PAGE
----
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Abstinence-Only Education Debate Resurfaces

The new federal budget bill includes $5 million for abstinence-only education programs.

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A longtime controversial topic on Capitol Hill, the debate over the effectiveness of abstinence-only sex education, has resurfaced. In the 2012 budget, signed by President Obama last week, the House Appropriations Committee set aside $5 million for abstinence education programs, which don't teach students about birth control methods and instead encourage teens to wait until marriage before they have sex.

Two of the largest federal programs funding abstinence education, the Community-Based Abstinence Education grant program and the Adolescent Family Life Act, were abolished in 2010 under President Obama. Between 1996 and 2009, more than $1.5 billion in taxpayer dollars were spent funding abstinence education.

The changes were short lived, as House Republicans put abstinence education legislation into Obama's healthcare reform law, the Affordable Care Act, which will grant up to $50 million per year to abstinence-only education programs. The $5 million in the appropriations bill is in addition to the Affordable Care Act funds.

Many reports have found that abstinence education programs don't measurably impact teens. A 2007 Congressionally-mandated report found that, on average, students who participated in abstinence-only education had sex at the same age as students who had comprehensive sex education. They also had similar rates of pregnancy and sexually transmitted infections, and used birth control at similar rates as students who had comprehensive sex education.

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Last year, evidence that abstinence-only programs might impact teens—especially young teens—came to light in a University of Pennsylvania study. About a third of sixth and seventh graders who enrolled in abstinence-only programs became sexually active within two years of taking the class; meanwhile, about half of their peers who took comprehensive sex education classes became sexually active within two years. At the time, lead researcher John Jemmott told the Washington Post that abstinence-only education has been "written off," but that it "could be one approach that could be used" to prevent unplanned pregnancies.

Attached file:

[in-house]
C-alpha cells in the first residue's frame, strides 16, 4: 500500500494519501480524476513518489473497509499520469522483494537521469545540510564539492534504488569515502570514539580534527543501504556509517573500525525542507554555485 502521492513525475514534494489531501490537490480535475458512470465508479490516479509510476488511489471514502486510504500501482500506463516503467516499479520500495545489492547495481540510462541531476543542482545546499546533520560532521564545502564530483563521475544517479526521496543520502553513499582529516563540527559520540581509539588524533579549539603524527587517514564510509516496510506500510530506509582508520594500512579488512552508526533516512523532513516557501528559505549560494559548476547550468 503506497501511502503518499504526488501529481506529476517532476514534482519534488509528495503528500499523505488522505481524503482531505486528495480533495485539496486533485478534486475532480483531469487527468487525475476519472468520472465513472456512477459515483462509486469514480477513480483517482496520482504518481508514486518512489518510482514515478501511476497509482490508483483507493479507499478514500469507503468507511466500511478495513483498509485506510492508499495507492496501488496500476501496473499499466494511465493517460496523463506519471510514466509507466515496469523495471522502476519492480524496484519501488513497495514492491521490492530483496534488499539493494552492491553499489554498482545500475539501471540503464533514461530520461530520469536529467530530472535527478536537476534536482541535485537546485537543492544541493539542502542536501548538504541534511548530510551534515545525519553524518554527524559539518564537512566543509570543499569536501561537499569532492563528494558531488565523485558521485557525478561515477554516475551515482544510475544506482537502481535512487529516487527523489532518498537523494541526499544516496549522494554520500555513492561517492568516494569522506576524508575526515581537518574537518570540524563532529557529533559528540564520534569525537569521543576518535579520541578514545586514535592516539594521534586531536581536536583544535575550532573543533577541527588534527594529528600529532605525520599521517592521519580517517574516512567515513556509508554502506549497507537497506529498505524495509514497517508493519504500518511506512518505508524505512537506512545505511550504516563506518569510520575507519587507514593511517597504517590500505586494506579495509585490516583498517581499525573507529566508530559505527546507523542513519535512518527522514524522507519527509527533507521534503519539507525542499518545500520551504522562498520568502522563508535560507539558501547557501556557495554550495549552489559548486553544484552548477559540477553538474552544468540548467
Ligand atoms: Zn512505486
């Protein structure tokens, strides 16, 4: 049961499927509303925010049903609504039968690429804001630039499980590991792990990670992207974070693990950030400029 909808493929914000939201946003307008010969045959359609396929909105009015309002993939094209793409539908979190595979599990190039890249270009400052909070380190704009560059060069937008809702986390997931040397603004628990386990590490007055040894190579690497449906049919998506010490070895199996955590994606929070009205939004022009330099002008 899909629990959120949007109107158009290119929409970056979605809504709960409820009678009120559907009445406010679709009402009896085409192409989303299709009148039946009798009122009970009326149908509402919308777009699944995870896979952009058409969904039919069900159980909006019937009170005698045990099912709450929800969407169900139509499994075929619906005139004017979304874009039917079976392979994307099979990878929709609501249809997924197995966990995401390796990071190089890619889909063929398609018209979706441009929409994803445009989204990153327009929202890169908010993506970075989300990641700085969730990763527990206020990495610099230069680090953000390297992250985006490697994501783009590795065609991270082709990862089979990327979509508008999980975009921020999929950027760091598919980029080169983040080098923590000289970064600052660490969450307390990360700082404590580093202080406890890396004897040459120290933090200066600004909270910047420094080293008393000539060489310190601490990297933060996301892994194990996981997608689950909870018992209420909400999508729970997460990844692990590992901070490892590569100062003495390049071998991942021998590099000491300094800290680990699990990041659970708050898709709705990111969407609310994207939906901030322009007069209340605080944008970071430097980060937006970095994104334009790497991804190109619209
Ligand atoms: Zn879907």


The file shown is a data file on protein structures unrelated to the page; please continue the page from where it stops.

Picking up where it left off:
Abstinence associations nationwide applauded Congress for putting abstinence funding into the appropriations bill. Valerie Huber, executive director of the National Abstinence Education Association, in response to a September draft of the bill, said that "it is clear that parents across the country support such programming and will be gratified to see their tax dollars supporting the healthy message of abstinence."

Meanwhile, Advocates for Youth, a nonprofit that promotes comprehensive sex education, blasted Congress's move.

"Abstinence-only-until-marriage programs promote ignorance in the era of HIV and AIDS," Debra Hauser, executive vice president of the organization, said in a statement. "I am shocked that Congress would fund programs that ignore science and teach young people fear, shame, and denial. Parents, medical experts, and young people agree that schools have a responsibility to provide sex education that includes information about both abstinence and contraception."

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